NEWS
By Wiley A. Hall 3rd | October 17, 1991
This is a story about the reactions some women had to Professor Anita Hill's ordeal.Anita Hill, of course, is the law professor who claimed that Clarence Thomas, now confirmed to be a justice on the Supreme Court, had sexually harassed her when the two worked together some 10 years ago.Hill's charge sparked three days of some of the most dramatic and contentious testimony ever heard in Congress, or on television, and supposedly raised the nation's consciousness...
NEWS
By Harold Jackson and Harold Jackson,SUN STAFF | October 22, 1995
"Race, Gender, and Power in America," by Anita Faye Hill and Emma Coleman Jordan. New York: Oxford University Press. 302 pages. $25It was coincidence that the new book about black women and feminism co-edited by Anita Hill hit the bookstores just 11 days before the Million Man March on Washington. But the timing couldn't have been better.In fact, Julianne Malveaux, a harsh critic of the males-only march idea of Nation of Islam leader Louis Farrakhan, wrote the foreword to "Race, Gender, and Power in America: The Legacy of the Hill-Thomas Hearings."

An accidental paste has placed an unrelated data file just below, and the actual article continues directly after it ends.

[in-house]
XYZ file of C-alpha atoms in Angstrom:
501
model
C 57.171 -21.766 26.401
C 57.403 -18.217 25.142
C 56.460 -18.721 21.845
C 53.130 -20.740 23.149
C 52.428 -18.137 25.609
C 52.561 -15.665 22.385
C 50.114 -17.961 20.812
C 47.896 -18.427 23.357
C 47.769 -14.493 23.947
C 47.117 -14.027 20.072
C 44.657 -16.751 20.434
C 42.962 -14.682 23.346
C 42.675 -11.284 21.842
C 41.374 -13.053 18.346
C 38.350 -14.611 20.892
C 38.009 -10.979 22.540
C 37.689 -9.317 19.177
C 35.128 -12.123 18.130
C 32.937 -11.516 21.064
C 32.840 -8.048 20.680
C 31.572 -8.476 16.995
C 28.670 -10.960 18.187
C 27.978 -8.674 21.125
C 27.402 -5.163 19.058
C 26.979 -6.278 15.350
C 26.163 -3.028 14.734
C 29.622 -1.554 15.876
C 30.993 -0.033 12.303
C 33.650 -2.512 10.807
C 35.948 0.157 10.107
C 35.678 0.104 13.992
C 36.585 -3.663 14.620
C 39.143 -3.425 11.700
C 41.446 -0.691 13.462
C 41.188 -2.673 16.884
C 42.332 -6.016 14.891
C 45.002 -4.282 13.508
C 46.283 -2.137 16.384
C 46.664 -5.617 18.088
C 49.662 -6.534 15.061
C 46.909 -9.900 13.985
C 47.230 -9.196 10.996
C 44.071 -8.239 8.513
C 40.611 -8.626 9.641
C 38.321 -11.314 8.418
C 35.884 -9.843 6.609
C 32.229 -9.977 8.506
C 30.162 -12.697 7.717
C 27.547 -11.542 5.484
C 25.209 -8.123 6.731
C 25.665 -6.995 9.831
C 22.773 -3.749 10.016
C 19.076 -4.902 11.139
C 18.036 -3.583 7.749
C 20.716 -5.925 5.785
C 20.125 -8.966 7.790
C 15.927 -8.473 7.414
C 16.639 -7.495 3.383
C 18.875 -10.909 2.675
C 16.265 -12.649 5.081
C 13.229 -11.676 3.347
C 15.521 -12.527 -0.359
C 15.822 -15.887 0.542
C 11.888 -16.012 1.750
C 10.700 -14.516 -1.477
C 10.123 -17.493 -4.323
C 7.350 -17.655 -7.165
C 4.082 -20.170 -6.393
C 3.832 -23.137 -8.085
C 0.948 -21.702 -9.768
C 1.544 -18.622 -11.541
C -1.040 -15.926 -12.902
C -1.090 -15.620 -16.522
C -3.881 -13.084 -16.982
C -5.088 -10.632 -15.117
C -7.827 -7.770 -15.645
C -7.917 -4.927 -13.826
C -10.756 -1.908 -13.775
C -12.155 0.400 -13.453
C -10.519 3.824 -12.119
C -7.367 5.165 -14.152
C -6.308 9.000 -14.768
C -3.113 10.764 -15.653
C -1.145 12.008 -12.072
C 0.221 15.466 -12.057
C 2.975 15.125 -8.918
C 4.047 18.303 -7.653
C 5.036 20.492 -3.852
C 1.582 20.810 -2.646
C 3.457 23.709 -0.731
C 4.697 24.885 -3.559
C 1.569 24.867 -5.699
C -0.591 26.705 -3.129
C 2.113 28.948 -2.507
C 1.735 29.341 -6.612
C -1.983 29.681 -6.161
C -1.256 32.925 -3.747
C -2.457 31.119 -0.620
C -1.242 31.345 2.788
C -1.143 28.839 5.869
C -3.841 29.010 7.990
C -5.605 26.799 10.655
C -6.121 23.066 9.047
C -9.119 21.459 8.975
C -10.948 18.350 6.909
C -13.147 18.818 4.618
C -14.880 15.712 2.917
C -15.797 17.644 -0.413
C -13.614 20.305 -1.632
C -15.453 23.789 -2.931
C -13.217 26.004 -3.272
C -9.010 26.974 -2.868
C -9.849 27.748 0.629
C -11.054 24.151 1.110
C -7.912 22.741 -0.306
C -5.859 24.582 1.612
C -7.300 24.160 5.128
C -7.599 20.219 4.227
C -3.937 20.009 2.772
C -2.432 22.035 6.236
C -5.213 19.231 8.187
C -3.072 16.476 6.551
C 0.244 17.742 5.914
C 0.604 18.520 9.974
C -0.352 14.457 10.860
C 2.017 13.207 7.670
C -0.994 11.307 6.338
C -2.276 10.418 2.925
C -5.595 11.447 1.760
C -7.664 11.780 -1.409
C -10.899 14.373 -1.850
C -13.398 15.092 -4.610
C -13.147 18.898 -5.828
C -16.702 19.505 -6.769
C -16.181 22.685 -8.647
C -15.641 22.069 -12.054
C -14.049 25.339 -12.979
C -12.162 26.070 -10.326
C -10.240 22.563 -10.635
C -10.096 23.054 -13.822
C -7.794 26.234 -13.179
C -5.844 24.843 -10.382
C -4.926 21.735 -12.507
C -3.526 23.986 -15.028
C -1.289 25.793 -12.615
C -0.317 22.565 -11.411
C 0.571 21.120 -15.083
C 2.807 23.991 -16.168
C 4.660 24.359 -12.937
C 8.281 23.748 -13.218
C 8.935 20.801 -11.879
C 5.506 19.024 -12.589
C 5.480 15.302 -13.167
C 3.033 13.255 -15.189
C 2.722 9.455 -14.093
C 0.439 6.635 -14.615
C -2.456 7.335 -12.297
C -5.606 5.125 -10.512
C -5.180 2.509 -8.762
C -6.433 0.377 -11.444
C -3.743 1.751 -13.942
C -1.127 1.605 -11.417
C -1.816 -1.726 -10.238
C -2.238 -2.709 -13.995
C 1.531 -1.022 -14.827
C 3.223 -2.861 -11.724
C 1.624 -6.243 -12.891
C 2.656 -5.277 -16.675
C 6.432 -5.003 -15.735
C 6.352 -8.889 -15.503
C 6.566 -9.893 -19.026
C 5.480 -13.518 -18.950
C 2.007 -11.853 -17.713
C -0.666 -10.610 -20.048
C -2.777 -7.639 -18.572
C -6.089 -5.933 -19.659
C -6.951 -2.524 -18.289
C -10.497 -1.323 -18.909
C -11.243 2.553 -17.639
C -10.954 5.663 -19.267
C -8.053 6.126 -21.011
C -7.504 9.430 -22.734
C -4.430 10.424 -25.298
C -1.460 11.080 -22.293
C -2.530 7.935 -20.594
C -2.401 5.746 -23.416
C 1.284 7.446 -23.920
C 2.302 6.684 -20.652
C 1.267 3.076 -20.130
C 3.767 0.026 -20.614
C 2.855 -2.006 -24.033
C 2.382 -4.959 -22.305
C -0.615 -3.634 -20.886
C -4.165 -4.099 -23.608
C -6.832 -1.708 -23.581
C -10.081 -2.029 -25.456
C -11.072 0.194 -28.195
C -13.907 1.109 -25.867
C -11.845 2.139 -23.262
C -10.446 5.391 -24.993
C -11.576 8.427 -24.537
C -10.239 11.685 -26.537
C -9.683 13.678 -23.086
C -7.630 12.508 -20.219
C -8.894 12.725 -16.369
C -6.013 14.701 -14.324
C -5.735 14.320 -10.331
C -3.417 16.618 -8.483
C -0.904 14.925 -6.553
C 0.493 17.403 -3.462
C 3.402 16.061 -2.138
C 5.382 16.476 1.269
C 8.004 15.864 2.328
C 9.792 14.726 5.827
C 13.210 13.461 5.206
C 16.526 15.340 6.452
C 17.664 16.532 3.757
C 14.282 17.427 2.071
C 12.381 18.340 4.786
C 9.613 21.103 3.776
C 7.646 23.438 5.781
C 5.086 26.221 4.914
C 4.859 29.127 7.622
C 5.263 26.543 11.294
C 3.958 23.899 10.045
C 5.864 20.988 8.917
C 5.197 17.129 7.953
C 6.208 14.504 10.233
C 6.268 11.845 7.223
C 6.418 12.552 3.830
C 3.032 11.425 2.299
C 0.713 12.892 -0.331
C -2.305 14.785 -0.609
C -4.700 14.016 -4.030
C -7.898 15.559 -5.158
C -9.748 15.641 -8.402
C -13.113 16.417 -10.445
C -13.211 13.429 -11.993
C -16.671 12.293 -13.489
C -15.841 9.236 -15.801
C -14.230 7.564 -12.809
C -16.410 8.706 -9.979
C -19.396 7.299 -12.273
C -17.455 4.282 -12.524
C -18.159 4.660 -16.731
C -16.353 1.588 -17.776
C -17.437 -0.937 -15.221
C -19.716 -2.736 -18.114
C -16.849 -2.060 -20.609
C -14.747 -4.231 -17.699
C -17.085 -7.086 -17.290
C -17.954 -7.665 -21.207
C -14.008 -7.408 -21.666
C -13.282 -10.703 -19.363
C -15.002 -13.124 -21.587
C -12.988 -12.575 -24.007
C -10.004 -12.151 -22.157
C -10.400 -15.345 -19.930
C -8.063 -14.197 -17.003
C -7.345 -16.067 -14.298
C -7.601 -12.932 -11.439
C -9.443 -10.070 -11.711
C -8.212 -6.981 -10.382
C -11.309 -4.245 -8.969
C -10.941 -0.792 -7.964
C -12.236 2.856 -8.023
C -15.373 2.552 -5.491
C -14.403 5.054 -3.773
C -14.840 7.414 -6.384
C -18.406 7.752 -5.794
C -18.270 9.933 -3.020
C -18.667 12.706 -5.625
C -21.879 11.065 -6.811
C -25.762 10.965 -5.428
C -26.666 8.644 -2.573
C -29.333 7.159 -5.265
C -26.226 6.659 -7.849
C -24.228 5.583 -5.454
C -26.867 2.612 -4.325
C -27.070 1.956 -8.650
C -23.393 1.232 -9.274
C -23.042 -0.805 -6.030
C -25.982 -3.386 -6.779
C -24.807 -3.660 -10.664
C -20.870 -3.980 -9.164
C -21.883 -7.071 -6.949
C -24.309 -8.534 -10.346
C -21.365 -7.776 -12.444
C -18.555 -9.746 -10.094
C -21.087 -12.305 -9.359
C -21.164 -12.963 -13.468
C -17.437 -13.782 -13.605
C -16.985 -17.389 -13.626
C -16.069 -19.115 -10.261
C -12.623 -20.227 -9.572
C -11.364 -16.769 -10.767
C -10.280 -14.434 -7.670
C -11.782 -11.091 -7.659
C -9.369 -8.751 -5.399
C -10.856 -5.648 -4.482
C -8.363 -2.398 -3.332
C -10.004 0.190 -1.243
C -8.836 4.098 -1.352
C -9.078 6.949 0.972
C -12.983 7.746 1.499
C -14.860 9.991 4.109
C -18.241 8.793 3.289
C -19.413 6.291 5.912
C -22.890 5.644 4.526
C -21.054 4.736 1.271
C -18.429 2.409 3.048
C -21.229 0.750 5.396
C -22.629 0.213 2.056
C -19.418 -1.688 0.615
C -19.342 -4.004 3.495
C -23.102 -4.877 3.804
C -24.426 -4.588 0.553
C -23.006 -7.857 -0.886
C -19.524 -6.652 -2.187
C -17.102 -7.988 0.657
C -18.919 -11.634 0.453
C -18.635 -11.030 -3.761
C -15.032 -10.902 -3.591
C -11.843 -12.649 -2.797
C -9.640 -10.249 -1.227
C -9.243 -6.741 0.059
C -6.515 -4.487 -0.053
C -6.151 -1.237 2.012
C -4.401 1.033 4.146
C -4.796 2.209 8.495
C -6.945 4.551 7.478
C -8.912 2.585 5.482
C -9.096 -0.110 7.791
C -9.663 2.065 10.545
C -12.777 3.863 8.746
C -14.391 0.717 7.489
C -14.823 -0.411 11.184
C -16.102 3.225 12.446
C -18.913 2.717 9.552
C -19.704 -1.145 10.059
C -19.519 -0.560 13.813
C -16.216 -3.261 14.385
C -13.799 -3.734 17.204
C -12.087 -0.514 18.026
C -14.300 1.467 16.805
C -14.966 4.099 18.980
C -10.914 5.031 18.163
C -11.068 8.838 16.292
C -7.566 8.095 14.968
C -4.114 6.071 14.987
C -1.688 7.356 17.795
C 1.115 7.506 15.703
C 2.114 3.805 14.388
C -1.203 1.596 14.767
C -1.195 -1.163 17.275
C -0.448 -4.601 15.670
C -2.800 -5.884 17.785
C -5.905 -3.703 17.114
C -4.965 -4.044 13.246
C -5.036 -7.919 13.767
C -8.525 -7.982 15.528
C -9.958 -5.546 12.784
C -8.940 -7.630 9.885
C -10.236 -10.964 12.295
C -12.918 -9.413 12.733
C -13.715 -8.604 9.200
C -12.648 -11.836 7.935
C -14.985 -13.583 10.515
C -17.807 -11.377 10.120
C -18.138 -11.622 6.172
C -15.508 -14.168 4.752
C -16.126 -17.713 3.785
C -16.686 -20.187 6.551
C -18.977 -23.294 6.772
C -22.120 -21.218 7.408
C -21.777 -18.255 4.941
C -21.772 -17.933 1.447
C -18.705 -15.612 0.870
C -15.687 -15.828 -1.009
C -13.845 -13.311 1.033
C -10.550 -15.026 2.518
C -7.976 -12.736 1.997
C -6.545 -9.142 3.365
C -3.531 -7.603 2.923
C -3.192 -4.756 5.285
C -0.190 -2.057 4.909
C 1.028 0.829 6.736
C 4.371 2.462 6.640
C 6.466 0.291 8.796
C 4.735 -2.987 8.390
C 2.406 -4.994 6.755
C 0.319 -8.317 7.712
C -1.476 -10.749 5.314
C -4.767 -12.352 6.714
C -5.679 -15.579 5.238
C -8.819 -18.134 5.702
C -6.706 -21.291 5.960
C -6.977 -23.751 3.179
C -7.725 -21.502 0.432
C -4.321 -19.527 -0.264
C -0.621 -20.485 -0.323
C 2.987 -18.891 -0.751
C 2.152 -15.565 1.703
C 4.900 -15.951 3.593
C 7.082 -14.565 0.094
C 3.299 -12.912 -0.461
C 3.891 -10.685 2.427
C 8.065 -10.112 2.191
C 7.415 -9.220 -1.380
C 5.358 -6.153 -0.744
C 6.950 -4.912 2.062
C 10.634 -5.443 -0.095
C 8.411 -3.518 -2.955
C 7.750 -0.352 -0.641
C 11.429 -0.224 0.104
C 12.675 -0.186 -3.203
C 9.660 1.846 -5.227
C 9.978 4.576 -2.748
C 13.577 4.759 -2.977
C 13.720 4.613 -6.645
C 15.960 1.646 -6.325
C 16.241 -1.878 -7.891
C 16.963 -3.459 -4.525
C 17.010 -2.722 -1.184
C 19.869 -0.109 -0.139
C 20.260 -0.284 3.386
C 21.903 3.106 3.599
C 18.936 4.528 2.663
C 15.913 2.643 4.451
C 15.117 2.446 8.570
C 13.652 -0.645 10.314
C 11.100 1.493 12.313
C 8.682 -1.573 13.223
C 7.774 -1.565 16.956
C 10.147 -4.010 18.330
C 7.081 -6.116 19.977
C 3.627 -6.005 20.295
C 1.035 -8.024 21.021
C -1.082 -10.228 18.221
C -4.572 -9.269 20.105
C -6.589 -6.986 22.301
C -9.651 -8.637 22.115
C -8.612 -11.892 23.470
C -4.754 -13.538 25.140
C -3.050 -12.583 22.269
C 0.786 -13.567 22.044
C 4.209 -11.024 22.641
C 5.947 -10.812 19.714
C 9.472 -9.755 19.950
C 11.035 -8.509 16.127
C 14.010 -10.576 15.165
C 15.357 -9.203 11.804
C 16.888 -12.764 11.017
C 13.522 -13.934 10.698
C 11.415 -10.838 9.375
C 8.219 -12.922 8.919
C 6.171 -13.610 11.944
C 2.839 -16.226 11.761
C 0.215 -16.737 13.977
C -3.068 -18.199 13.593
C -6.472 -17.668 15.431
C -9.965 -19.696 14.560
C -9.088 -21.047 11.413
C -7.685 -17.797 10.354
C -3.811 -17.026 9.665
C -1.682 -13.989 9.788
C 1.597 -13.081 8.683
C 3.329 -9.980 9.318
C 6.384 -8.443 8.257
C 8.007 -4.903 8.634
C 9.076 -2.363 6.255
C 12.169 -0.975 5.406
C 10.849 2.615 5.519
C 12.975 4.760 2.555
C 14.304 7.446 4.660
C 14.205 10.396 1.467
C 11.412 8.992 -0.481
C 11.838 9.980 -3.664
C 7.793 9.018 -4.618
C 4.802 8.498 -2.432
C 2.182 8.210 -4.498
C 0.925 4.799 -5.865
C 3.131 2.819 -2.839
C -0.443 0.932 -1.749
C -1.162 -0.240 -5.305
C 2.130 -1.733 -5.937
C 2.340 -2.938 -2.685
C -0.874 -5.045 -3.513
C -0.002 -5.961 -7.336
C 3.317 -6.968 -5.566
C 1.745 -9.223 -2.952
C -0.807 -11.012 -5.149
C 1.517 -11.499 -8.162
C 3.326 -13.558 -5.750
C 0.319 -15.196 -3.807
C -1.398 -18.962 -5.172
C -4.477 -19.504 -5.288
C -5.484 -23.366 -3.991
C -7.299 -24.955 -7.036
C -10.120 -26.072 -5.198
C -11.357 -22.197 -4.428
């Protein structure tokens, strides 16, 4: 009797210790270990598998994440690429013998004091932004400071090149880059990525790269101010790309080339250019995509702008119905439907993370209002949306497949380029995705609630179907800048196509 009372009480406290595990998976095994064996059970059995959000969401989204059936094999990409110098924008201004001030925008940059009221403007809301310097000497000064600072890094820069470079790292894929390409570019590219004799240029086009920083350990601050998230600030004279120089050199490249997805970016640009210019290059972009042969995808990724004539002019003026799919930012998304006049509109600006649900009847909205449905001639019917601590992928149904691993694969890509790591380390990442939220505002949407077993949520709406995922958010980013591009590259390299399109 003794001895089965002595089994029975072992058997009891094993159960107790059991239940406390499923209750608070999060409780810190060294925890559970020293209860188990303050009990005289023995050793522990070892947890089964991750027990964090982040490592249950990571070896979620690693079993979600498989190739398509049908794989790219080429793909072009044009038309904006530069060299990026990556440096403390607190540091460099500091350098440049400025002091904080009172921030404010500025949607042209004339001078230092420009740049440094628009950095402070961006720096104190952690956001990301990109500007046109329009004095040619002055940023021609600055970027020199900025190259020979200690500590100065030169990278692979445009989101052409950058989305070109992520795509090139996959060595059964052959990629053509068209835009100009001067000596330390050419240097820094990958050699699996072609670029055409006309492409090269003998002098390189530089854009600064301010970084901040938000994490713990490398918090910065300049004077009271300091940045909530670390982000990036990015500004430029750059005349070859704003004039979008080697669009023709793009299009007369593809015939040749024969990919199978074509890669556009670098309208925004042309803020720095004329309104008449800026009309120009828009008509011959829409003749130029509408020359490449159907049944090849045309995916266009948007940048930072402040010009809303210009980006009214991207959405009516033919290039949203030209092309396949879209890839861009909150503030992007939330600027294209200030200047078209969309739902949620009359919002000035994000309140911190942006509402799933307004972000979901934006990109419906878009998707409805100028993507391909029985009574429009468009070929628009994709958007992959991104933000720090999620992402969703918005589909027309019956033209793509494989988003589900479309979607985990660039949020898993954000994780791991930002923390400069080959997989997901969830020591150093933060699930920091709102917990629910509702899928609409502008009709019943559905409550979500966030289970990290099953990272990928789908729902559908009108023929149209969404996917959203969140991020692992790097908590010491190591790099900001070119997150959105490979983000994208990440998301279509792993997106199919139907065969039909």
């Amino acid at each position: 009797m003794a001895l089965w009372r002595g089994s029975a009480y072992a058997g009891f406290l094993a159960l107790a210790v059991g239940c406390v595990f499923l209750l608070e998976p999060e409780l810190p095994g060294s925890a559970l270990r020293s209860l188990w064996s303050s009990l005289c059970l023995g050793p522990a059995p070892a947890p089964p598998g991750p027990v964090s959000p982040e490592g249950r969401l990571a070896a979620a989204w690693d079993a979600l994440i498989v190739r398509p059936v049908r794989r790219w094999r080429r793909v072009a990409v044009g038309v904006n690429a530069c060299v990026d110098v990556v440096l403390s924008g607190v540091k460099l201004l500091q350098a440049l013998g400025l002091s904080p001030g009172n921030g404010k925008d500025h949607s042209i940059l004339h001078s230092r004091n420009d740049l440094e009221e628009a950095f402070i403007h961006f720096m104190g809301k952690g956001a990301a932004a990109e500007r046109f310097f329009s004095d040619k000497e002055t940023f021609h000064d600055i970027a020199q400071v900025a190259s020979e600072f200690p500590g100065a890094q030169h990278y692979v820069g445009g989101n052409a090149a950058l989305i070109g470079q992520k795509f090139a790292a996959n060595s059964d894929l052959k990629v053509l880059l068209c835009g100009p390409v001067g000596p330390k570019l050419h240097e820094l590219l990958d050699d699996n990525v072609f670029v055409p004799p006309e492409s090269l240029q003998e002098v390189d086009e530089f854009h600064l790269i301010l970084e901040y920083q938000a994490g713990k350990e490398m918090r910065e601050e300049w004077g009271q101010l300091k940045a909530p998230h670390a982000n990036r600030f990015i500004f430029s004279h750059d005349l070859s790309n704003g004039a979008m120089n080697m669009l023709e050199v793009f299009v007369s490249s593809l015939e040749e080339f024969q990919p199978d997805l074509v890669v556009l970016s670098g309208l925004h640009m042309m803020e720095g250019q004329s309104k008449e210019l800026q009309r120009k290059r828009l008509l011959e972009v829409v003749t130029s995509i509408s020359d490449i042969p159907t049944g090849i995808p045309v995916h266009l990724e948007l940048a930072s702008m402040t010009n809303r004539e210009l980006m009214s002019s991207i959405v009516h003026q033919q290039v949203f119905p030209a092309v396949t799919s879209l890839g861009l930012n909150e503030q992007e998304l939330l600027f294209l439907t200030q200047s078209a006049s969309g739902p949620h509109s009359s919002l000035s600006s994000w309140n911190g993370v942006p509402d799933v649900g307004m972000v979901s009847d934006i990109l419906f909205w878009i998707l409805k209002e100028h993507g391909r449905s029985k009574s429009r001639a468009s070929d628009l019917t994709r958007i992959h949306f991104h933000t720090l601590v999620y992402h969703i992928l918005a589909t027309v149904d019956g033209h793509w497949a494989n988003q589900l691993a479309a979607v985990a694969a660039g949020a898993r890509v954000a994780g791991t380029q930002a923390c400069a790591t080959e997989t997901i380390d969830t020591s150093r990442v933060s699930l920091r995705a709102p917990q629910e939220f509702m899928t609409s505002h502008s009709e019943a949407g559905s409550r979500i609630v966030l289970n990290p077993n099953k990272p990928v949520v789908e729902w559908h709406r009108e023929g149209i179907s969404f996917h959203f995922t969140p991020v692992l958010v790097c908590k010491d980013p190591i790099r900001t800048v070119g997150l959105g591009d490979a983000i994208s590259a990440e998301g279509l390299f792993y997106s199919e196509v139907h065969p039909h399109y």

NEWS
By Jean Marbella Arch Parsons of The Sun's Washington Bureau contributed to this article | October 12, 1991
As a so-called "two-fer" -- black and female, a minority twice over in the professional workplace -- Professor Anita F. Hill came into yesterday's hearing bearing a double burden."
NEWS
October 29, 1991